A term experiencing a resurgence in sustainability circles is “bio-based.” And it’s generating excitement for a good reason – bio-based products and materials have the potential to help us reverse global warming.
The EPA defines bio-based materials as “products that mainly consist of a substance (or substances) derived from living matter and either occur naturally or are synthesized … typically, the term refers to modern materials that have undergone more extensive processing.”
What do bio-based products have to do with global warming? The answer is carbon.
Taking Cues from Nature
Carbon is the sixth most common element on Earth. It is found in every living organism as well as in rocks, soil, oceans and the air. It takes many forms, from calcium carbonate in shells and coral to the complex molecules that make up the cells and carbon dioxide (CO2) in our atmosphere.
Normally, the Earth regulates carbon through a process called the carbon cycle. Think of this cycle as a carbon storage system. A variety of processes such as respiration, photosynthesis and decomposition are all used to shift carbon from one storage space (like living organisms) to another (the atmosphere or the ocean). Different storage spaces hold carbon for various lengths of time. Carbon stored within living organisms and the atmosphere is relatively short, whereas carbon stored deep within the ocean or fossil fuels can be there for millions of years.
Global warming is the result of modern human life disrupting the carbon cycle. Our use of fossil fuels releases more CO2 into the air than the carbon cycle can remove through photosynthesis, atmospheric exchange with the ocean and other processes.
But there is another part of the carbon cycle that we can use to our advantage. Carbon sequestration is the storage component of the carbon cycle. For example, when plants absorb CO2 from the atmosphere through photosynthesis, the carbon is broken down into sugars, stored in roots, stems and leaves, and creates new growth.
When a tree is cut down or a stalk of corn is harvested, the carbon stored in that plant’s body stays there until it is either eaten, burned, or decomposed. Until then, the carbon remains “in storage” within the structure of the plant.
Using Bio-Based Materials to Get to Carbon Negative
By including bio-based content in products, specifically renewable plant-based materials, we can keep previously absorbed carbon from re-entering the atmosphere. And by doing so, we also significantly reduce the carbon footprint of those products since carbon footprint is measured as the greenhouse gas (GHG) emissions, like carbon dioxide, that are emitted into the air to make a product.
In fact, when paired with key manufacturing facility transformations, products with bio-based materials can be carbon negative. This is the case with Interface’s carbon negative carpet tile when measured cradle to gate (which covers the raw material extraction and processing through the manufacturing of a product). After it is made, there is less carbon dioxide in the atmosphere than if the tile had not been manufactured in the first place – without the purchase of carbon offsets.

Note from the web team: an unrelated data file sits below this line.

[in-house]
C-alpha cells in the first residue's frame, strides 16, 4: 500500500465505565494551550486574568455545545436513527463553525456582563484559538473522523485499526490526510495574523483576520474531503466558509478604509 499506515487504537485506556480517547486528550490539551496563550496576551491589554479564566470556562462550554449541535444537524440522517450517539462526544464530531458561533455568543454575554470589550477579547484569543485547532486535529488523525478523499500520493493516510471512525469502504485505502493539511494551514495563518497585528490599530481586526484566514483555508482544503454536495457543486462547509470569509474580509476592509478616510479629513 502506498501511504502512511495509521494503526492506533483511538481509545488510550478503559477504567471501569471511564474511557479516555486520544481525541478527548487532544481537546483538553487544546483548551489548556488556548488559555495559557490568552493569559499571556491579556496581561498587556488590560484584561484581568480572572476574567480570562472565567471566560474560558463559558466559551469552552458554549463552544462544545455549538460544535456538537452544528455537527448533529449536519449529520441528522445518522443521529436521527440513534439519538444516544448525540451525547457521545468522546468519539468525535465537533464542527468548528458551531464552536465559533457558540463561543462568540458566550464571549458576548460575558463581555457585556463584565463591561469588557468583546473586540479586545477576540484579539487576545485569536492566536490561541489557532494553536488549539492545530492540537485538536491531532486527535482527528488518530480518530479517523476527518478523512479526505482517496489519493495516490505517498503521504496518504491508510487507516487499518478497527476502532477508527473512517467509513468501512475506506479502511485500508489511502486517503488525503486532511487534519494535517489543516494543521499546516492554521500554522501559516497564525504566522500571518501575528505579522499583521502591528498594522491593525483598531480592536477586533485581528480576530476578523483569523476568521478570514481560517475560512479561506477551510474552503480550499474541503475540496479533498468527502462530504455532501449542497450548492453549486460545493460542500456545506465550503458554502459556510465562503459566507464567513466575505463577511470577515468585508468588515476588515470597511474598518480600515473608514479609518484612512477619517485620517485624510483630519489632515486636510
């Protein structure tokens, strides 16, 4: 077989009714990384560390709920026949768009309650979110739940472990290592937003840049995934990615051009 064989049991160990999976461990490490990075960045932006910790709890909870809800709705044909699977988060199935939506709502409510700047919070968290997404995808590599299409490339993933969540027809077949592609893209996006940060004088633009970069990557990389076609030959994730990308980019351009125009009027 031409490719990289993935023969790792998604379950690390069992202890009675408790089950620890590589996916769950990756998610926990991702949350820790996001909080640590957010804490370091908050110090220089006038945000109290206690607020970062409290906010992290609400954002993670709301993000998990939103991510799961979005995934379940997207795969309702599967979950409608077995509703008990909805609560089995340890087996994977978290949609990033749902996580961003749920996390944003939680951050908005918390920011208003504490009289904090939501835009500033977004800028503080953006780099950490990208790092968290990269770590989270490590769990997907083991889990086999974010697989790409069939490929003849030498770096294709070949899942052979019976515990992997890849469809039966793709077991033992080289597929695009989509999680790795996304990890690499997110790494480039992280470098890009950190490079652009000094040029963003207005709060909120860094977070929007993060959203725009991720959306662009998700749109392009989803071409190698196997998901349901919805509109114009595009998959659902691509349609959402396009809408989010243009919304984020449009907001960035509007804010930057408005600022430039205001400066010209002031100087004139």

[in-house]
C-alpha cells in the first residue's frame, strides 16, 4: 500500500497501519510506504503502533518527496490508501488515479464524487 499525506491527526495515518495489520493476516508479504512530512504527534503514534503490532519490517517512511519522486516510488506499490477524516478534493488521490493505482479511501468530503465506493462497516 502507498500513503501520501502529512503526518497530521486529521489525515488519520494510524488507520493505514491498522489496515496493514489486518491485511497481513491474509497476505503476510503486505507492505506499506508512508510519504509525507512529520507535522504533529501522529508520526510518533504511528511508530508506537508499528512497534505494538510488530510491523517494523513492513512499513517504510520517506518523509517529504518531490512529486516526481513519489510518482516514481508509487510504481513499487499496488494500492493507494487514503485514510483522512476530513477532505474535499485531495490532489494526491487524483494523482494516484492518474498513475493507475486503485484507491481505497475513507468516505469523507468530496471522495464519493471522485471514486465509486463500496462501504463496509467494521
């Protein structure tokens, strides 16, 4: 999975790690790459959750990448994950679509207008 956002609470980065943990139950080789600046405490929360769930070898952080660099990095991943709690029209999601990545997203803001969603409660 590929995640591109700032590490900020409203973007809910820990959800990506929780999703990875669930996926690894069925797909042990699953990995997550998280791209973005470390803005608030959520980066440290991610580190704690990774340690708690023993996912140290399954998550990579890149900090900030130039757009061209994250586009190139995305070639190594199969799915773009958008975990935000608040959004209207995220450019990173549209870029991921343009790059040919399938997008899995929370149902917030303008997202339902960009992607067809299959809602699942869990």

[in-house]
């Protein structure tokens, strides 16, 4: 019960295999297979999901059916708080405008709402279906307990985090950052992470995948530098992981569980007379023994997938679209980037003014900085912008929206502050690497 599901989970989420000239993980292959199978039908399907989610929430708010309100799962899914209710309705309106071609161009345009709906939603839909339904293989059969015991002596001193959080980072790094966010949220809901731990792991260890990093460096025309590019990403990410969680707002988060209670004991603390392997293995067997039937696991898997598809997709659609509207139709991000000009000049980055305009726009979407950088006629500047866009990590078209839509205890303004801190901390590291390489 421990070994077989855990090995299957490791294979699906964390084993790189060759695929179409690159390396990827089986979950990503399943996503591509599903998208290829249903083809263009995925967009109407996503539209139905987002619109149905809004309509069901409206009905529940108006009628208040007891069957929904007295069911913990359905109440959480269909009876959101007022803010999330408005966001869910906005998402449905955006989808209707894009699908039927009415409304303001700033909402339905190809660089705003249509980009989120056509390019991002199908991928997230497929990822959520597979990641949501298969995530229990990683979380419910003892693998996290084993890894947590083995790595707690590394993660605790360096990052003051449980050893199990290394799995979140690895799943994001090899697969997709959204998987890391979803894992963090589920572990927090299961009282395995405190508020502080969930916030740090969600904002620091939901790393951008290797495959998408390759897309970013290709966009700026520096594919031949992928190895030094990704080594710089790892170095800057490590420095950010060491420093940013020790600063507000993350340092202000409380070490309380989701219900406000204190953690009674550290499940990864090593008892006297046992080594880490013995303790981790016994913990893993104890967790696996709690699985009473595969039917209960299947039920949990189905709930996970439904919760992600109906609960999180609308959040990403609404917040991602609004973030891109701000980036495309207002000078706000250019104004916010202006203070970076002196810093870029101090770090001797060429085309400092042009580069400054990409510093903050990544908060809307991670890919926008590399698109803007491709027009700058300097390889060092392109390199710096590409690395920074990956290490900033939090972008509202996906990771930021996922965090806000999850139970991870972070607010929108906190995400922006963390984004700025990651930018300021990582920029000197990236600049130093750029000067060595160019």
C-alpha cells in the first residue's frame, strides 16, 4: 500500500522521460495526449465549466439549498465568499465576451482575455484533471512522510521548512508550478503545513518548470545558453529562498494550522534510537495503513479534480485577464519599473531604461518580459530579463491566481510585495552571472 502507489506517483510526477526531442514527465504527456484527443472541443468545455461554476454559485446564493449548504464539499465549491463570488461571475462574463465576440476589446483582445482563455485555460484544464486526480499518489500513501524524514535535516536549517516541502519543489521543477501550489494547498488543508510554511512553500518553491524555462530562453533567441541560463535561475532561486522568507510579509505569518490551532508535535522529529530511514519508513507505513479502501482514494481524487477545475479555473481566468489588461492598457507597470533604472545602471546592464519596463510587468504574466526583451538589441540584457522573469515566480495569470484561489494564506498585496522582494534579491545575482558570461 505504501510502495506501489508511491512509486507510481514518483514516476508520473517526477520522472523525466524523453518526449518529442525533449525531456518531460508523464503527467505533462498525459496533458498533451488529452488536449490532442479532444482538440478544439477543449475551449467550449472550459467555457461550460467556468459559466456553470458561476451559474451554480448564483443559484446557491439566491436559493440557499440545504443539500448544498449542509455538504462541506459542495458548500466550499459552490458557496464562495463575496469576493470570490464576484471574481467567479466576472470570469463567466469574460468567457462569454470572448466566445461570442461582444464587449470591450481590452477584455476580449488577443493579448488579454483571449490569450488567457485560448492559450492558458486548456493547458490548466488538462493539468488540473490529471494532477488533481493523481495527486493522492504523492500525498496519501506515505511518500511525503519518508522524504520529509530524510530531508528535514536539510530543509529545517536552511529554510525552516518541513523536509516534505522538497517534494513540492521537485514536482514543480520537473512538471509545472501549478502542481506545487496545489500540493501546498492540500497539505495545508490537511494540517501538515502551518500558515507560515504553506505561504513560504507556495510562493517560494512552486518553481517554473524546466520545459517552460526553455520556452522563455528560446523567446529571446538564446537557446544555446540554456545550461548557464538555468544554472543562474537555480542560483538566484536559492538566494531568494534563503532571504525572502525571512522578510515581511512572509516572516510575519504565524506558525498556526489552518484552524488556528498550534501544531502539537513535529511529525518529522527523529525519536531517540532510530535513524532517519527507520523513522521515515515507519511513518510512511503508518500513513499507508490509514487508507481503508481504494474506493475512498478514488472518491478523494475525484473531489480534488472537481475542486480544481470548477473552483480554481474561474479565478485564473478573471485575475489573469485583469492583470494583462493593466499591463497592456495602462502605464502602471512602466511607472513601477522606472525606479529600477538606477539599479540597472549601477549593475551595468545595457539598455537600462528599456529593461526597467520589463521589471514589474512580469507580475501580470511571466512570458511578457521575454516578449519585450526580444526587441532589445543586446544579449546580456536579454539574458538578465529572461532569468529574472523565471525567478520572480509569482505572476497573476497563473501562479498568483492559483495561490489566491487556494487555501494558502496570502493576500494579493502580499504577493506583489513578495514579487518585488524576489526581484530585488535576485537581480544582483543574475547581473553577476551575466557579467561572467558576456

The use of bio-based products has a ripple effect as well. Lowering the carbon footprint of products means reducing the carbon footprints of the consumers who buy them. As we better understand the severity of the climate crisis, more and more consumers and companies are taking strides to reduce their environmental impact. This includes taking a deeper look into how the products and materials they consume are made.
Bio-based products can also be recycled to make new ones. In fact, Interface regularly reclaims our used carpet tile and LVT, so we can recycle them into new products. This reduces the need for harvesting and refining raw materials (a high contributor to GHG emissions). Additionally, for bio-based materials, this means continuing to keep their stored carbon out of the atmosphere.
If it sounds like it’s a lot of work, that’s because it is. But why do we do it?
The building industry is responsible for nearly 40% of global energy-related GHG emissions, according to a recent report from United Nations Environment Programme. Notably, embodied carbon emissions – or the emissions associated with the manufacturing, transportation and installation of building materials – account for 10% of GHG emissions. It’s critical that the building industry sets aggressive climate goals – from factories to supply chains to products – to address its collective impact.
We’re also seeing our customers put low-carbon products into specifications, and our end-users are considering carbon in procurement decisions as they focus on achieving their sustainability goals. This means products with bio-based materials fulfill an important marketplace need.
And we’re not just seeing this interest from the private sector – current federal law and the Federal Acquisition Regulation direct all federal agencies and contractors to purchase bio-based products in 139 categories identified by the U.S. Department of Agriculture (USDA), which includes carpet. USDA establishes the minimum bio-based content for each category. For carpet, the minimum is 7%. We’re proud to note that all our CQuest backings contain at least 42% USDA certified bio-based content.
Here at Interface, we are happy to do our part to help restore the health of the planet.